- Continuity Nod: "Falling for you" gets mentioned in "El Scorcho", only for a song named "Falling for You" to appear shortly afterwards. "Falling for You" itself mentions "turning in my rockstar card", which is a nod to the lyrics of "The Good Life", and the aforementioned girl's cello from "El Scorcho" makes another appearance.
- Darker and Edgier: Big time compared to The Blue Album, both in sound and subject matter. While The Blue Album dealt with themes such as failing relationships and alcoholism, Pinkerton takes it even further with songs about crippling isolation, sexual frustration, disillusions concerning the rock star life, and the Cuomo's own questionable (and sometimes disturbing) views of women at the time.
- Darkest Hour: "Across the Sea," which reveals the depth of Rivers' dysfunction for the first time on the album.
- Deconstructed Trope: From Pitchfork's review: "'El Scorcho' reminds that fictional RomCom behavior is actually borderline sociopathic in real life."
- Doo-Wop Progression: The chorus of "Why Bother?" and parts of "Butterfly".
- Dreadful Musician: Alluded to in "Falling for You", where Rivers tries to play the cello but fails miserably ("I can't believe how bad I suck, it's true"). This could be more Self-Deprecation since he is a bit of a multi-instrumentalist, or simply a reflection of the fact that the cello is quite hard to play for beginners.
- Emo Music: Pinkerton has commonly been cited as an influence not only on Alternative Rock in general but on Emo Music specifically, possibly due to its raw production and the lyrics painting what Pitchfork called "an uncomfortably honest self-portrait" of Cuomo. However, unlike later Emo bands that cited it as an influence, Pinkerton contains a few songs where the band's Power Pop roots shine through ("The Good Life" and "Across The Sea"), some clearly less angsty moments ("Falling for You") as well as a sense of humour, chiefly in the self-mocking lyrics of "The Good Life" and "El Scorcho" as well as Matt Sharp's backing vocals and interjections ("I've HAD it!") and the videos for "El Scorcho" and "The Good Life".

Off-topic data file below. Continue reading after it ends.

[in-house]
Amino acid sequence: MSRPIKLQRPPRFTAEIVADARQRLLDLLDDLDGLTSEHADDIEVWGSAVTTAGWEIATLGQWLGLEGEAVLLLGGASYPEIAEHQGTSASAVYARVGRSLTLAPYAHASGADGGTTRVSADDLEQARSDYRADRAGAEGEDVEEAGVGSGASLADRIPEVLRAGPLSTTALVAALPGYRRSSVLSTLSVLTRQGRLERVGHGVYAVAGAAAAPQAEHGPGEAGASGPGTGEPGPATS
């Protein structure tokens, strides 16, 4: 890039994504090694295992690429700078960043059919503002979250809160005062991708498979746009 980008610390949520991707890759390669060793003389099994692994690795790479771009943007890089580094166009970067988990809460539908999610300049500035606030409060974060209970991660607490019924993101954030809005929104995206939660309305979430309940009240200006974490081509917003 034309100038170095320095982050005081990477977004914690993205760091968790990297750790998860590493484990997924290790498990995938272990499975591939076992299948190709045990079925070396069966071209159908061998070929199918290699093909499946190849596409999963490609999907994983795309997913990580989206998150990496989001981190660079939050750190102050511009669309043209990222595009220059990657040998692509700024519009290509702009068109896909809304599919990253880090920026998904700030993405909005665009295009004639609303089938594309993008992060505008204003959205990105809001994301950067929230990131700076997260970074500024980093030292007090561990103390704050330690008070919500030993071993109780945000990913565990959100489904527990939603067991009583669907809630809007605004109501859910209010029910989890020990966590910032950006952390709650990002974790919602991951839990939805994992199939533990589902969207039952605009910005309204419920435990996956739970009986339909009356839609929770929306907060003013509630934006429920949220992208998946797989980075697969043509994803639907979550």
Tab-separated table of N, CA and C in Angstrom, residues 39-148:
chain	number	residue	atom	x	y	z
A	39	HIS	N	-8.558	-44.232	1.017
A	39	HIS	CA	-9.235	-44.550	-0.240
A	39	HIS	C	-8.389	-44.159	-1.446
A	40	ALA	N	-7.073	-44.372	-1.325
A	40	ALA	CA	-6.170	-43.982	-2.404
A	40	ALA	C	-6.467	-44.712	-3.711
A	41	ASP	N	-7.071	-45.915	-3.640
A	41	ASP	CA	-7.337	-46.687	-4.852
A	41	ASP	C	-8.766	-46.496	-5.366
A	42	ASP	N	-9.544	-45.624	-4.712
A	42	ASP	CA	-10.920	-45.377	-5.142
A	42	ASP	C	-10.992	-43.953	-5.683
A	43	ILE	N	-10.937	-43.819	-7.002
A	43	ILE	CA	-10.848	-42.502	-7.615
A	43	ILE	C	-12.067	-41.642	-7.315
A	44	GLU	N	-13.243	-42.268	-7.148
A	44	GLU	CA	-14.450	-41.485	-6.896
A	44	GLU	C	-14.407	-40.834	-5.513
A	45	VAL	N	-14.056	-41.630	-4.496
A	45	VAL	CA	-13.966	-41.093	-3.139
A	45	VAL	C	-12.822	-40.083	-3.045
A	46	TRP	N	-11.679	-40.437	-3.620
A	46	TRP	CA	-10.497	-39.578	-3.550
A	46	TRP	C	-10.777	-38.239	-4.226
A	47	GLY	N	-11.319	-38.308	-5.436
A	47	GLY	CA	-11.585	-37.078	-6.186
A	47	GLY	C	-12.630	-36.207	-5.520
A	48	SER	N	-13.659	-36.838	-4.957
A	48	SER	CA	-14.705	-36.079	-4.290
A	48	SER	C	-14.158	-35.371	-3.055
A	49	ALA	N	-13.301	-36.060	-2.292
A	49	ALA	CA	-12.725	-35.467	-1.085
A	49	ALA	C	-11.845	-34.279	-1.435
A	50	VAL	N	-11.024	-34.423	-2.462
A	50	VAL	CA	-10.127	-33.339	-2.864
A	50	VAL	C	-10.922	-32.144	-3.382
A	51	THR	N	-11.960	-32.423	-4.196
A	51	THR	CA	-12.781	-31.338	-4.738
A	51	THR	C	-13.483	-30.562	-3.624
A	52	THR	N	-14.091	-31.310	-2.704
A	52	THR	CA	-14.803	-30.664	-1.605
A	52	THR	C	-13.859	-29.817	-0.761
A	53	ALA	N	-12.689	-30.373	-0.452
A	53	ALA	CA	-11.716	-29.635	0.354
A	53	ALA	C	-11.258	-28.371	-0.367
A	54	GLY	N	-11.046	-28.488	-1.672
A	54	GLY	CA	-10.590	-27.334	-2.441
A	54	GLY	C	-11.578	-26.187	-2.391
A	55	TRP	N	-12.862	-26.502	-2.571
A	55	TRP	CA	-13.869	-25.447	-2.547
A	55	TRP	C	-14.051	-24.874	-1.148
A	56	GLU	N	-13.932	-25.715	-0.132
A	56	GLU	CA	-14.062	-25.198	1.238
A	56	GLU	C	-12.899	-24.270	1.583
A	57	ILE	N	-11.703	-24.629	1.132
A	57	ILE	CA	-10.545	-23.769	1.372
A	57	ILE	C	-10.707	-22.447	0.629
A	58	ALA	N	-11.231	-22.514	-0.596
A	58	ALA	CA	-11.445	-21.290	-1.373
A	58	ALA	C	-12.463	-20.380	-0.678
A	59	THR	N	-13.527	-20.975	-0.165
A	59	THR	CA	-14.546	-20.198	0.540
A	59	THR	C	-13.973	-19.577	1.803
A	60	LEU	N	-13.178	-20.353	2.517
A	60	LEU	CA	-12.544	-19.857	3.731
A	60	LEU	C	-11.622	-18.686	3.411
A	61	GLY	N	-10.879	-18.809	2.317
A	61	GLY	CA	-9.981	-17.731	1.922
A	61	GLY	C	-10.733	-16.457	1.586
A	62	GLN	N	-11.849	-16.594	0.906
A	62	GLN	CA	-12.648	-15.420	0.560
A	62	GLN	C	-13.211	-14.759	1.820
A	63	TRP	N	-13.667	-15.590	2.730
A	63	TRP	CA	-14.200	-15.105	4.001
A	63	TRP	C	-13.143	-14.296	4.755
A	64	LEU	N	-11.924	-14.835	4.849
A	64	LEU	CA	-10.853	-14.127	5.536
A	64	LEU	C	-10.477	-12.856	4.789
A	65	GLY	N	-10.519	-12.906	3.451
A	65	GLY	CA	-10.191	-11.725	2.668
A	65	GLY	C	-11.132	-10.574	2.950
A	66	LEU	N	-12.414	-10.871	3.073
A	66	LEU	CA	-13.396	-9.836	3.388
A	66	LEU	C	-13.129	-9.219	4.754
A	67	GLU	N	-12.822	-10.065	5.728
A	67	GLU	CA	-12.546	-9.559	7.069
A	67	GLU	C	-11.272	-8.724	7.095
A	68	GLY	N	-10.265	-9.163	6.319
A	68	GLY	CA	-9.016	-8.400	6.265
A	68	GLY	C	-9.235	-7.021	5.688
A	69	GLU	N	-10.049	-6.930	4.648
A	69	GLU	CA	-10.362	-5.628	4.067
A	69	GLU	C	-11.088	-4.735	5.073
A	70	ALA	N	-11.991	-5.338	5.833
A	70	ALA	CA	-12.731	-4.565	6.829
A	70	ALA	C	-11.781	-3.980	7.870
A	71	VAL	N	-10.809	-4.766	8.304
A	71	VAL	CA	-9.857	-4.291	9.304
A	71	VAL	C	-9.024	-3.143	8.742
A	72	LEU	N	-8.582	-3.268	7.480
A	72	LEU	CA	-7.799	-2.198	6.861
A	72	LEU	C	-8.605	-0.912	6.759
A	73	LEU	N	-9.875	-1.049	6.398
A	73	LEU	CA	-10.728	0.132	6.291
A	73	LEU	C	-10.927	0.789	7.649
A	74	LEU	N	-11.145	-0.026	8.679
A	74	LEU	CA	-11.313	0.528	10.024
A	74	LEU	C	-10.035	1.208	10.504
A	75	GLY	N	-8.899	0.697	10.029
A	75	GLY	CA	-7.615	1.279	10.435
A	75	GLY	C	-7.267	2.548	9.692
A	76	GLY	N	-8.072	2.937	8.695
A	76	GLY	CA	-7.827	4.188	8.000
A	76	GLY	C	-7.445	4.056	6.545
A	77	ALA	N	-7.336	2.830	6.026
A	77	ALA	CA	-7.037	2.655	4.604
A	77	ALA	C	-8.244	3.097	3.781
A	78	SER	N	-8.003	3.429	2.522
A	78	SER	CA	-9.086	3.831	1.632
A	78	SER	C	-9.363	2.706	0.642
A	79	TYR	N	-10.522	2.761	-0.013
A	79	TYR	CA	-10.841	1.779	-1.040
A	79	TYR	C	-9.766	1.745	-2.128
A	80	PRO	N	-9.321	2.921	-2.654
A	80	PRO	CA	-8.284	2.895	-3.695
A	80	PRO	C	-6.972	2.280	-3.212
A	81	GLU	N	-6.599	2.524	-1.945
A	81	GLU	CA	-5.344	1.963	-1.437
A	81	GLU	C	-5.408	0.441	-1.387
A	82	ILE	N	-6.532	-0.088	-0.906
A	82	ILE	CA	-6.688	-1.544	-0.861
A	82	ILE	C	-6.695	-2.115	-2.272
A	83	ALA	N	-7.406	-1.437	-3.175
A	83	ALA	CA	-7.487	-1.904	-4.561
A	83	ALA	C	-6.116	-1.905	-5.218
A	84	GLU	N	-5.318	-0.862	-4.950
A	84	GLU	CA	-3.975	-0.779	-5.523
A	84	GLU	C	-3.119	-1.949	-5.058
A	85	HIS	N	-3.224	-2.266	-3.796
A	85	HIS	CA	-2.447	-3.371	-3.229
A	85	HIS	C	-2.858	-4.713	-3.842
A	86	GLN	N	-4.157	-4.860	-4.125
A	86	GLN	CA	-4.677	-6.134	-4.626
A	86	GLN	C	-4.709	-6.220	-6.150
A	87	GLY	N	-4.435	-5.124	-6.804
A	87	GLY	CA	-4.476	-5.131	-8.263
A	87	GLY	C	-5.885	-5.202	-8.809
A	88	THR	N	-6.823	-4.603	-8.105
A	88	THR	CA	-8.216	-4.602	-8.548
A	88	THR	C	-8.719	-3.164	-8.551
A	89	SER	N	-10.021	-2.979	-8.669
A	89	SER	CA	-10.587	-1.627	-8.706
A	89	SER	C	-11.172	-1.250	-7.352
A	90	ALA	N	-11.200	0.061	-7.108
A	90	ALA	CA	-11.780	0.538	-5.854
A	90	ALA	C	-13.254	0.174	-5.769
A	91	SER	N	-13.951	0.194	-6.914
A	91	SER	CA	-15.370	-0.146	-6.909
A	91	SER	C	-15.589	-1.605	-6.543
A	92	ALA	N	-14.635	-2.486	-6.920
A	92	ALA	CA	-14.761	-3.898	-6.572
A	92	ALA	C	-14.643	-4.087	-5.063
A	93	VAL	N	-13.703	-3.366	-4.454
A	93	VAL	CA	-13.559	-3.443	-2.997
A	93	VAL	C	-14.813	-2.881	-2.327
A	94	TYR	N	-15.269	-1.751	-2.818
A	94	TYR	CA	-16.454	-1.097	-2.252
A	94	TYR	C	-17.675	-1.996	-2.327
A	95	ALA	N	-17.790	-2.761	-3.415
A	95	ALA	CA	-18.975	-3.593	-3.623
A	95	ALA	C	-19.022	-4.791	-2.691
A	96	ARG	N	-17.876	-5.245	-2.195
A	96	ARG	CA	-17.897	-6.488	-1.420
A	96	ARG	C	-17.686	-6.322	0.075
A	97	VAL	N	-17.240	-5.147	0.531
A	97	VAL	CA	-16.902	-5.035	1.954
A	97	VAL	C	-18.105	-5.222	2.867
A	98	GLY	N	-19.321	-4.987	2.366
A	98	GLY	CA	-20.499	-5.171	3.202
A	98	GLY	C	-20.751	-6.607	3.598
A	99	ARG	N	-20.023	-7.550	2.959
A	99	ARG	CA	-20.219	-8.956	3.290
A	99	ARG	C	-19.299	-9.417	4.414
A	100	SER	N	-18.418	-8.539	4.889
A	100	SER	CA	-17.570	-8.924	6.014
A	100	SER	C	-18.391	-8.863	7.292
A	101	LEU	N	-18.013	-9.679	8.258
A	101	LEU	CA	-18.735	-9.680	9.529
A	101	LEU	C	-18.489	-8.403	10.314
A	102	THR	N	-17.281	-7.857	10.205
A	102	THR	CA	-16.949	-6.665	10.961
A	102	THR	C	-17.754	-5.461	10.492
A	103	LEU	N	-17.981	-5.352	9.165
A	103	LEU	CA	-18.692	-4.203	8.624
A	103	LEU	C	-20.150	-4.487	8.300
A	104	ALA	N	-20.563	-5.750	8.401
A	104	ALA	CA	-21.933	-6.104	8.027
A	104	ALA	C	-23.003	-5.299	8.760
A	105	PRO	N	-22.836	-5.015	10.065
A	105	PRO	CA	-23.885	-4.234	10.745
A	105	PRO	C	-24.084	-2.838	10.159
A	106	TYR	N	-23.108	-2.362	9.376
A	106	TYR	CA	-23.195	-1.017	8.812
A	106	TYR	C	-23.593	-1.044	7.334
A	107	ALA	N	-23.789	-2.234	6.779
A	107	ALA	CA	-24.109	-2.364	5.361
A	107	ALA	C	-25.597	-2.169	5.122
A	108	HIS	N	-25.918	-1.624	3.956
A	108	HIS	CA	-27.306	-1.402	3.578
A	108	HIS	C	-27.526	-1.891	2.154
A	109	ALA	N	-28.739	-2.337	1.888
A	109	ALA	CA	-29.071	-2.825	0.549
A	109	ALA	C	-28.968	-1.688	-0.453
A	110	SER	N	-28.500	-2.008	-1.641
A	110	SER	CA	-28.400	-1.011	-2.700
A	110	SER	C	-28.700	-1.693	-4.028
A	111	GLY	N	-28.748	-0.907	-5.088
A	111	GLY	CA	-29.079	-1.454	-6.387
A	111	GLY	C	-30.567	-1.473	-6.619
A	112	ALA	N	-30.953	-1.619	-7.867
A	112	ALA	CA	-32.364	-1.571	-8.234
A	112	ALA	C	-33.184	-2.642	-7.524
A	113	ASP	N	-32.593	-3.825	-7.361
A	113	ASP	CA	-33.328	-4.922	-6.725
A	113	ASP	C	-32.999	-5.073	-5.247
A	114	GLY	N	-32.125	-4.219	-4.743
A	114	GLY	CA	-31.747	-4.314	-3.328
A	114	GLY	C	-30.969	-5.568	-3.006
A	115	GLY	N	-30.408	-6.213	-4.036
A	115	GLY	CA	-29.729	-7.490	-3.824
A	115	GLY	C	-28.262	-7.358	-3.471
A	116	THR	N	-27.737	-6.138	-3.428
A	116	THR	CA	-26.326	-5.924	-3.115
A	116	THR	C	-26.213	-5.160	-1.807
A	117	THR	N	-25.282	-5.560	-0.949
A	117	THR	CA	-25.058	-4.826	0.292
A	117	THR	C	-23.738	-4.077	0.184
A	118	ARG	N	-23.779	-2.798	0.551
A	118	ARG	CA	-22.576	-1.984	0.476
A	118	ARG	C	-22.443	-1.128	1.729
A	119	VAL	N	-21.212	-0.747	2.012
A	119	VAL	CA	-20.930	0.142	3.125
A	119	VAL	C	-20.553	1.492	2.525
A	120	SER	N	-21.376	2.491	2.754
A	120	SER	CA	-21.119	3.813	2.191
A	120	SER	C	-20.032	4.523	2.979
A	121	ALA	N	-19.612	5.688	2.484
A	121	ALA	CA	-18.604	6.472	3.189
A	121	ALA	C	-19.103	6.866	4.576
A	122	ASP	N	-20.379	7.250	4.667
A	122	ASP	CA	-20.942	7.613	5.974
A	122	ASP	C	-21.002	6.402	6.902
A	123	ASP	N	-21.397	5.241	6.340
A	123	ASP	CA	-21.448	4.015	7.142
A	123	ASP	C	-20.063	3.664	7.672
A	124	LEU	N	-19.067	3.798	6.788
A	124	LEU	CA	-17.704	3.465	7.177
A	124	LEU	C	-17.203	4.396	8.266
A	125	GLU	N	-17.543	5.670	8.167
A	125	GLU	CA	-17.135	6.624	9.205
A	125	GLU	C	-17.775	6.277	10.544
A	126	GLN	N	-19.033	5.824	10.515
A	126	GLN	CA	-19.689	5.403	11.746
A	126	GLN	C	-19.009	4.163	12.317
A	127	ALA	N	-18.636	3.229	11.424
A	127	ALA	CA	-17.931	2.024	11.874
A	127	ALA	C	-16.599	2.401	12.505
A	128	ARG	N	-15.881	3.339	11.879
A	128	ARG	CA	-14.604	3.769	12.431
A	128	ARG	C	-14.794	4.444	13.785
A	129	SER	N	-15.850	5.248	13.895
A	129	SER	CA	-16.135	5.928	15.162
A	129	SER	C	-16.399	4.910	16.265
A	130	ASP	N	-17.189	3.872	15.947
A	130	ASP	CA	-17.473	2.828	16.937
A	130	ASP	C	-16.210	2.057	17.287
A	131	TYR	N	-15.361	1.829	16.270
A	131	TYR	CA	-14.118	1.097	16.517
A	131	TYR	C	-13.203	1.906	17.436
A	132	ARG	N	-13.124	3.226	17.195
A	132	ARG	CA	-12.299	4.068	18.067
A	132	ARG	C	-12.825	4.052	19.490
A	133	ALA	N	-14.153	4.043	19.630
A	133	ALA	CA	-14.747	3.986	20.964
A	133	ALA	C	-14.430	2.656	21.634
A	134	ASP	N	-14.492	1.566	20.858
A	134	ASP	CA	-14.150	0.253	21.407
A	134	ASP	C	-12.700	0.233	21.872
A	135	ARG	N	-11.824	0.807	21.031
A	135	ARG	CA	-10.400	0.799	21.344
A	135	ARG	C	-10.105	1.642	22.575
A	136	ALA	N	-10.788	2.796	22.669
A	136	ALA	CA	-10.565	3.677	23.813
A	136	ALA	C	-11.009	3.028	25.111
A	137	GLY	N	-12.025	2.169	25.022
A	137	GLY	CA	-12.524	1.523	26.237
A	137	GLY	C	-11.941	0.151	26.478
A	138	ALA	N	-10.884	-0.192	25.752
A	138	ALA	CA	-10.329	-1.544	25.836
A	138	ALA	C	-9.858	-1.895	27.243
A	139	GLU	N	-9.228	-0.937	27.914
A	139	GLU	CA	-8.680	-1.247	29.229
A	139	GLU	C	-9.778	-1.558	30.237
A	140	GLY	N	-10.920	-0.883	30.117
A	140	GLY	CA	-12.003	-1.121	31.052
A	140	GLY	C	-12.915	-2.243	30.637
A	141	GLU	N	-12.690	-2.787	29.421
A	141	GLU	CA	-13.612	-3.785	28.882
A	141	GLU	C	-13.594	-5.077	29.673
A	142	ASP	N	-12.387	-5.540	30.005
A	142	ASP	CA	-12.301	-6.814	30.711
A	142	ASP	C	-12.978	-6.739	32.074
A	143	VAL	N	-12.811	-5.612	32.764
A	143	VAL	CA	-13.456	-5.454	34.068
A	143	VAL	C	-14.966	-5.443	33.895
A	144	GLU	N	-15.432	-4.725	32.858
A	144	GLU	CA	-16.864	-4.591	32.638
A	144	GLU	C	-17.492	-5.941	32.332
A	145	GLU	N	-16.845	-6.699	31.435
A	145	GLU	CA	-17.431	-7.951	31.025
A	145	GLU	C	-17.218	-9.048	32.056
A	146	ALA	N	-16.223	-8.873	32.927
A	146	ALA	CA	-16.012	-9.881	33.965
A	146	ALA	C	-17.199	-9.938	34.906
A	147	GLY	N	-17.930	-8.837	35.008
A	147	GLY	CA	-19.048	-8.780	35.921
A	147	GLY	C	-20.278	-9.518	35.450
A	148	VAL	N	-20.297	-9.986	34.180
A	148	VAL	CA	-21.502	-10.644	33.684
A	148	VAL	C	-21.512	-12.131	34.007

- Freudian Excuse: The bridge of "Across the Sea" tries to invoke this.
- Heroic Self-Deprecation: Considering some of the lyrics the "heroic" part may be in question, but on some songs Cuomo goes to worrying extremes with the self-criticism (see: "Why Bother?" and that lovely line about head-cracking, maybe "The Good Life").
- Ignored Epiphany: Several songs have moments where Rivers acknowledges that his behaviour is wrong, like in "Tired of Sex" ("I know I'm a sinner"), "Getchoo" ("You know this is breaking me up/You think that I'm some kind of freak"), the chorus of "Across the Sea" ("I think it would be wrong"), "The Good Life" ("Excuse the bitching/I shouldn't complain" and "Who do I got to blame?/Nobody but me"), but it takes about a half-hour before "Butterfly" drops the self-pity and Playing the Victim Card. (Not that it helps, as the Book-Ends entry shows...)
- I'm a Man; I Can't Help It: Some of the lyrics enter this territory, especially "Tired of Sex" ("I'm sorry, here I go/I know I'm a sinner/But I can't say no!") and "Getchoo" ("But if you'd come back to me/Then you would surely see/That I'm just fooling around").
- Love Hurts: The general theme of Pinkerton. Variations include:
- Ladykiller in Love/True Love Is Exceptional ("Tired of Sex")
- Belligerent Sexual Tension or outright Masochism Tango ("Getchoo")
- Love Martyr ("No Other One")
- Twice Shy ("Why Bother?")
- Looking for Love in All the Wrong Places + Freudian Excuse ("Across the Sea")
- Friendless Background ("The Good Life")
- Cannot Spit It Out/Stalker with a Crush ("El Scorcho")
- Incompatible Orientation ("Pink Triangle")
- (A very confused) Love Confession ("Falling for You")
- Not Staying for Breakfast ("Butterfly")
- Lyrical Dissonance: Out of the two bounciest, most accessible tracks on Pinkerton, "The Good Life" is Rivers freaking out about What Have I Become?, and "El Scorcho" cheerfully mentions going into a girl's room and reading her diary.